No doubt CRM powerhouse Salesforce has captured the imagination not only of everyone in the cloud computing industry but also people far afield of the business world. For example, just this week, US presidential candidate Hillary Clinton called out the company for its proactive policies on equal pay in the workforce. 

And it’s no accident that Salesforce is one of the highest rated large employers on Glassdoor. It makes an effort to find and hire the right employees. Recently, to augment that endeavor it turned its external training program, Trailhead, inward to give hiring managers insight on how to onboard employees the Salesforce way. Other companies could also benefit by following these processes. The following is based on a Salesforce training deck.

Putting Yourself in the Place of Interviewee

Like any great place work, Salesforce is only good as its employees. Hiring the right people is the first step toward building a great company. And learning how to effectively interview candidates is where the hiring process begins.

To ask effective interview questions, it helps to put yourself in the shoes of the interviewee, according to Salesforce. Think about the most unusual question you have ever been asked as a job interviewee. Did it catch you offguard? Was your response impromptu and unrehearsed? Getting the most candid and relevant information from an interviewee requires that she moves out of her “comfort zone.”

Unusual job interview questions provide insight into the thinking process of candidates and can reveal if they fit the culture of Salesforce.

It helps to reflect back on your personal recruiting experience at Salesforce, the company says. What unusual questions were you asked? Were you asked, “If you were a plant, what care instructions would you come with?,” which is one potential leftfield question Salesforce lists on its blog.

Because Salesforce cares so much about its culture of Ohana (which means “family” in Hawaiian), it would rather take the time to find the right person then regret hiring the wrong one over the long haul.

Lead the Interview Process and Depend on Others

On a football team, there can only be one quarterback. In the Salesforce interview process, the quarterback is the hiring manager.

While Salesforce does not expect all its hiring managers to be Joe Montanas with four Super Bowl wins to their credit, most can be Trent Dilfer, an efficient Big Game manager bolstered by effective support players.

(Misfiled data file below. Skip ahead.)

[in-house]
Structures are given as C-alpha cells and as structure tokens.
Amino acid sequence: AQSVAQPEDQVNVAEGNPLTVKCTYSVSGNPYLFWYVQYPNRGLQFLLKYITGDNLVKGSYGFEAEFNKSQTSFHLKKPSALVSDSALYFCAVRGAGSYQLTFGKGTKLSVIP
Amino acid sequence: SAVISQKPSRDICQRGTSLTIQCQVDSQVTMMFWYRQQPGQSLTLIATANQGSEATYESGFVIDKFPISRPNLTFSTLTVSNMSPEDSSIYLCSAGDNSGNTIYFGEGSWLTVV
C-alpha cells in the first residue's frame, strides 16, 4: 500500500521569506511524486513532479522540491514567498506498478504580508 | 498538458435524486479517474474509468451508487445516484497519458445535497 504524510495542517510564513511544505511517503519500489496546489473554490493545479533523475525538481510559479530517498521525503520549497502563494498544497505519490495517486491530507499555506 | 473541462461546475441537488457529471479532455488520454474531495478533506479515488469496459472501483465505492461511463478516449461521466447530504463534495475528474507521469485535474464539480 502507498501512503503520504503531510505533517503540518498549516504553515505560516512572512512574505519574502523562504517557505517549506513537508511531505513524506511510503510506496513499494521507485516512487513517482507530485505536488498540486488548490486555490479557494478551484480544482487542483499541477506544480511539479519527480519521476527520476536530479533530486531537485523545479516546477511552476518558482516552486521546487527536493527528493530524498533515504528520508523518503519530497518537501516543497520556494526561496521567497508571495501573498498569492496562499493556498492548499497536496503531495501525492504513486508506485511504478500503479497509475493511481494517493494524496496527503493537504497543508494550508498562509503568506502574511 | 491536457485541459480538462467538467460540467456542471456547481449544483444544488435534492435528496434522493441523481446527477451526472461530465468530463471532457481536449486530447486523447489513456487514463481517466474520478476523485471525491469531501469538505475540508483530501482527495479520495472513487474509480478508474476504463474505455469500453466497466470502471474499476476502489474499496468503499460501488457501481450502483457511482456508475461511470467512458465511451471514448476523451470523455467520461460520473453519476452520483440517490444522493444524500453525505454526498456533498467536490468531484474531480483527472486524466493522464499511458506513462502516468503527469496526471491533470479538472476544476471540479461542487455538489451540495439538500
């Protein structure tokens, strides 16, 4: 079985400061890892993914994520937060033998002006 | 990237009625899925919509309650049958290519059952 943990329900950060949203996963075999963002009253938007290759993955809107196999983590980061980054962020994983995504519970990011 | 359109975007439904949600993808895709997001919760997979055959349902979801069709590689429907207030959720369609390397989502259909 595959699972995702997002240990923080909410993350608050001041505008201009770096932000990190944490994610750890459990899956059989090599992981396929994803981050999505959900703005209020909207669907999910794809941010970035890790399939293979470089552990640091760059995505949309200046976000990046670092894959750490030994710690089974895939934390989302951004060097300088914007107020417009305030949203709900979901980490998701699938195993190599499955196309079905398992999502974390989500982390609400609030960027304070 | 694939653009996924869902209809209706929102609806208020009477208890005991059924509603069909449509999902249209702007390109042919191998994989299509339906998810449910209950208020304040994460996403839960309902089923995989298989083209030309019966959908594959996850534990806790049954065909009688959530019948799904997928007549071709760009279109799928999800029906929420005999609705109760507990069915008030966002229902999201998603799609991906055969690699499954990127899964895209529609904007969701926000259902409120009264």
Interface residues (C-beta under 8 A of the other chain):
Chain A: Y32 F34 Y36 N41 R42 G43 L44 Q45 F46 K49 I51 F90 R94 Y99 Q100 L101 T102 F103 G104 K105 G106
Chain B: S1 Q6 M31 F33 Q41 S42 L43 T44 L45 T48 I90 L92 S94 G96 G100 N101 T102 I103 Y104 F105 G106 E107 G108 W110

As the quarterback of a Salesforce hiring team, managers should always keep an eye out for new draft picks (i.e., talent). So they should go to college bowl games (e.g., startup events), check the transaction wire (i.e., see who’s working for the competition on LinkedIn) and so on.

Recruiters and others on the Salesforce talent management team do a lot to source new personnel, but Salesforce feels it helps if hiring managers give them leads. Working together, Salesforce hiring managers and their offensive line of HR partners can move the ball down the field and score in the endzone of employee success. But let’s get serious for a second. Here are the steps to the Salesforce recruiting process:
•    Recruiters conduct screening of candidates, keeping hiring managers in the loop
•    Managers use a tool called Talentforce to review resumes and provide feedback
•    Managers identify interviewers on their teams who:
o        Know the position best
o        Have previous interviewing experience
o        Provide diverse perspectives based on role, function, etc. (at least two)
•    Managers define who will cover which job competencies
•    Managers ensure a consistent candidate experience
•    Managers meet quickly with their team post interview to integrate candidate information—same day if possible

Next: Preparation and structuring interviews